Clarke, A; Murphy, F; White, P; Brough, V; Renshaw, A; Butler, PE; (2007) Transplant professionals' attitudes toward facial transplantation in the United Kingdom. Prog.Transplant , 17 (3) 228 - 233.
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BACKGROUND: In November 2005, the world's first partial facial transplantation positioned this treatment at the forefront in the development of facial reconstructive techniques. OBJECTIVE: Because the procedure is dependent on donation of facial tissue, we sought to understand the attitudes and beliefs of the general public and transplant professionals toward this treatment. METHODS: This research reports the results of a survey of 170 transplant professionals sampled by means of a questionnaire generated by a focus group of transplant coordinators. RESULTS: We found a high level of support for facial transplantation, with 76% of respondents in favor and none opposed to the procedure in principle. There was a significant association between knowing someone with a disfiguring condition and being in favor of facial transplantation. Areas of concern to this group can be summarized as factors that affect organ retrieval and the impact on the retrieval team and the donor family. CONCLUSIONS: Consistency in ranking of item importance provides the basis for development of relevant education materials, team liaison, and care pathways. These findings also validate the use of focus groups in sampling issues of concern to relevant groups as facial transplantation takes its place as a reconstructive option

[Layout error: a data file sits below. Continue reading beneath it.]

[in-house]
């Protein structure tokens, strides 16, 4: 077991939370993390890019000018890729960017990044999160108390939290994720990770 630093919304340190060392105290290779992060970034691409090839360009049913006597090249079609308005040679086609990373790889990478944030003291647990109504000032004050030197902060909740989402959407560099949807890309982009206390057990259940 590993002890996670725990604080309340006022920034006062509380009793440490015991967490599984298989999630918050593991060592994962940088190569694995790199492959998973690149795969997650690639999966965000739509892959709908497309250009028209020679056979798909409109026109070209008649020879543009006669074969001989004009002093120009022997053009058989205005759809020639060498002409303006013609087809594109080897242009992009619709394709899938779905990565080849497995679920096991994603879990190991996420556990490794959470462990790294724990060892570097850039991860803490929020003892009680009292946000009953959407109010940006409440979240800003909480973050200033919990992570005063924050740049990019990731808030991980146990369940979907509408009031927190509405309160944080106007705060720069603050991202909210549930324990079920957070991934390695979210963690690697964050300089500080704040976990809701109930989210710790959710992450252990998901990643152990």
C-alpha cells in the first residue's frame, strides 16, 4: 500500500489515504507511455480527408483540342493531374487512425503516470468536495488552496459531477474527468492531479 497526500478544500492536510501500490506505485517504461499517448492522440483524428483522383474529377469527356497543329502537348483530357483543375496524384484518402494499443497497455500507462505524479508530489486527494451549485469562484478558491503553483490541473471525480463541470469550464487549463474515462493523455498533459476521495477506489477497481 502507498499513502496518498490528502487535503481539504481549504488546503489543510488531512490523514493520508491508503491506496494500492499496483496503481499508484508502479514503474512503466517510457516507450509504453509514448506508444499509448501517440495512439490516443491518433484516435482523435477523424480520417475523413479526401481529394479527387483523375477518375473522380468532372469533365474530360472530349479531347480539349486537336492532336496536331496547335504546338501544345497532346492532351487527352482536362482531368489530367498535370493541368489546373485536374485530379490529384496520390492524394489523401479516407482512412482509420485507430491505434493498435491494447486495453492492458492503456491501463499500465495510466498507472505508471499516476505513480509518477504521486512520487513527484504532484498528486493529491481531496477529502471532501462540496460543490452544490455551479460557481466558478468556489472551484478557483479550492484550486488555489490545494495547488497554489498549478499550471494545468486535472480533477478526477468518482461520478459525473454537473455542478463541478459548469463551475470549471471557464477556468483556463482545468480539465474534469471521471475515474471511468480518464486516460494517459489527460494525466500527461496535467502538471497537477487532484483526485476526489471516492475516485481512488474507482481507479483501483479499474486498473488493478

|Title:||Transplant professionals' attitudes toward facial transplantation in the United Kingdom|
|Additional information:||DA - 20071019IS - 1526-9248 (Print)LA - engPT - Journal ArticleSB - N|
|Keywords:||facial transplantation, adverse effects, Attitude of Health Personnel, Attitude to Health, Body Image, Cost of Illness, Critical Pathways, education, Facial Transplantation, Family, Focus Groups, Great Britain, Health Knowledge, Attitudes, Practice, Humans, London, methods, Needs Assessment, Nursing Methodology Research, Patient Care Team, Patient Selection, psychology, Qualitative Research, Questionnaires, Semantics, Social Support, surgery, Tissue and Organ Procurement, transplantation, trends|
|UCL classification:||UCL > School of Life and Medical Sciences > Faculty of Medical Sciences > Surgery and Interventional Science (Division of)|
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